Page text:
I have spent much of the past year with my best friends playing this game, as evidenced by the numerous clips I took of it when I used to Twitch stream. Has every moment we had in this game been a good one? No. There were nights I quit the moment all of the loot was in and we were done. But there are no finer crew-mates nor a finer pirate game that we could have asked for.

Many a night was spent staying up WAY later than I should have playing this game. Early on in the game’s release, I would play Spirit in the Sky by Norman Greenbaum whenever I saw a Skull Cloud to signal an active fort. Also early on and for most of my time playing, I designated myself as the ship’s resident drunk ginger (red hair, shirtless, scars & tattoos to match, the cheapest hook? You bet I looked unkempt).

One of my all time favorite moments in the game was when we finally went for the 20-chest achievement, and as we got it on the last island, the closest fort went active, so I played the song right as people saw the skull, we turned in everything we had up to that point, and kicked that fort’s ass. There were also some honorable mentions: being on a loot-filled dinghy, heading straight towards my crew’s galleon, with another galleon in tow (see below for artist’s depiction from eyewitness accounts).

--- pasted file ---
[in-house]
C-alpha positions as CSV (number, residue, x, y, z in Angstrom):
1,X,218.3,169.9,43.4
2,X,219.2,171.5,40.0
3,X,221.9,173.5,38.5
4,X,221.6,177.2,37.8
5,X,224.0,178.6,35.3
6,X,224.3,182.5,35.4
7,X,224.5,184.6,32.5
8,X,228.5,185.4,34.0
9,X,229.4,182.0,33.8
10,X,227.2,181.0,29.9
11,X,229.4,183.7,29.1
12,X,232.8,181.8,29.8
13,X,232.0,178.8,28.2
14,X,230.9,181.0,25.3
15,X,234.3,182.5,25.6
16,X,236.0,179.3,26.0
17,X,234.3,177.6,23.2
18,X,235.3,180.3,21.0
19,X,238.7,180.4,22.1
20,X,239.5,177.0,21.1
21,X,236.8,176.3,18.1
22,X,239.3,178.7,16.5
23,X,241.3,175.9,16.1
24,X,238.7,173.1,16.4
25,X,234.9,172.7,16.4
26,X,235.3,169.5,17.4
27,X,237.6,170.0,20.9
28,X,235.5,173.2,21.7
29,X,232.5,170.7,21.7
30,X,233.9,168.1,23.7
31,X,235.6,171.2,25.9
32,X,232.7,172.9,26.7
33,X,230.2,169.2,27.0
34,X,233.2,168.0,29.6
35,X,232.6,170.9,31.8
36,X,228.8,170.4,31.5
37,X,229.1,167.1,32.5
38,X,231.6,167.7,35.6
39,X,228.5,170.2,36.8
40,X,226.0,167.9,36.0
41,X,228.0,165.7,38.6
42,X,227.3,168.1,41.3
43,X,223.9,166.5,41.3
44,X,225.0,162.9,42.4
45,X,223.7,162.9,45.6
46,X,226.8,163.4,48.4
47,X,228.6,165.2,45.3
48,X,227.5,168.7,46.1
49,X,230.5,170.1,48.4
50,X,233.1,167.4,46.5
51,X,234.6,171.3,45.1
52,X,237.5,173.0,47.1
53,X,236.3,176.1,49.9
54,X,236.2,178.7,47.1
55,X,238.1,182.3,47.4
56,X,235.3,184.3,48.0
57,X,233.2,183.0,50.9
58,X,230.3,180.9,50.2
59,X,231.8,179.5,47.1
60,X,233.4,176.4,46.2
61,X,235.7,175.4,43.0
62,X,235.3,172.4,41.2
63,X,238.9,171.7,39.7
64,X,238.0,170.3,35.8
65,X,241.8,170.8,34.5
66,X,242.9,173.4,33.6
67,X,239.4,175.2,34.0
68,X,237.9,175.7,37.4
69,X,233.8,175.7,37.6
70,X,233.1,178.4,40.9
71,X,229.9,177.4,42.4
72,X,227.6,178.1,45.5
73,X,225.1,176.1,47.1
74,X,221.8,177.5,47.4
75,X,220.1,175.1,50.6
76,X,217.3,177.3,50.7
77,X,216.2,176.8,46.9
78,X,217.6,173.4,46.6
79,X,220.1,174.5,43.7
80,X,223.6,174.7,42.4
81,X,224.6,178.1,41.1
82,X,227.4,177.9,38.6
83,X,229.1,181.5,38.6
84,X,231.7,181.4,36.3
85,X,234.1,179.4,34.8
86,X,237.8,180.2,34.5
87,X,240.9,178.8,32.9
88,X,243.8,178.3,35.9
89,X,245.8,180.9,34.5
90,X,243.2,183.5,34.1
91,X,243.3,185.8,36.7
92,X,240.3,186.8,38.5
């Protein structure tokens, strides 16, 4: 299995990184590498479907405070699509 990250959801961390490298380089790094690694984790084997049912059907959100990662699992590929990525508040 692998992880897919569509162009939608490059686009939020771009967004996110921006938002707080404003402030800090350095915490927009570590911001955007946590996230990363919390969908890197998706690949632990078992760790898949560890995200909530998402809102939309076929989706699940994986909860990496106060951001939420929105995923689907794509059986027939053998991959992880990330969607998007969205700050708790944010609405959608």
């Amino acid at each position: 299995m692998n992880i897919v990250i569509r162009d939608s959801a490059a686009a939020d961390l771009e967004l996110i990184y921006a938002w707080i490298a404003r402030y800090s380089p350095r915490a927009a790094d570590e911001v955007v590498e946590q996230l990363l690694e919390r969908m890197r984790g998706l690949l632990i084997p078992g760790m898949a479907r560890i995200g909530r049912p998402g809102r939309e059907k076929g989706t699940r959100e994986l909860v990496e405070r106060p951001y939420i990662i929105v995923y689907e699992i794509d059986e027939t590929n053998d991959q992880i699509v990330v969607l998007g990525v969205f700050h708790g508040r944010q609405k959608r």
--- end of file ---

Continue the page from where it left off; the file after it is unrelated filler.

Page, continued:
Just imagine a lot more loot and browned pants.

Then there was the time a crew mate was hit mid air by a cannonball, but (recency bias accounted for), my crew’s record time for taking down a skeleton ship this past weekend may have been the highest of highs (Immediate Helmball + Ballastball = downed Skeleton Ship in under two minutes).

Of all the major events from it’s release year, the one that truly got me to fully realize what a great investment I made was the Shrouded Spoils. That was the one that not only added new content, but it diversified what it already had. There was new cosmetics, varied threats (see the Megalodon), and new loot.

So, as someone who gets about to hit Pirate Legend (Please Rare, let me get those last five ranks!), all I have to say as this game hits it’s first anniversary is thank you. Of all the games I played throughout 2018, this is probably only second to Overwatch, which I have played religiously since it came out. Of all the games I have played in my life, there has been no equal to the amount of time I’ve spent playing with my best friends. I fully intend to continue on with this for as long as you’re pumping out content and caring for them. As you originally said upon release, I’ve been more pirate.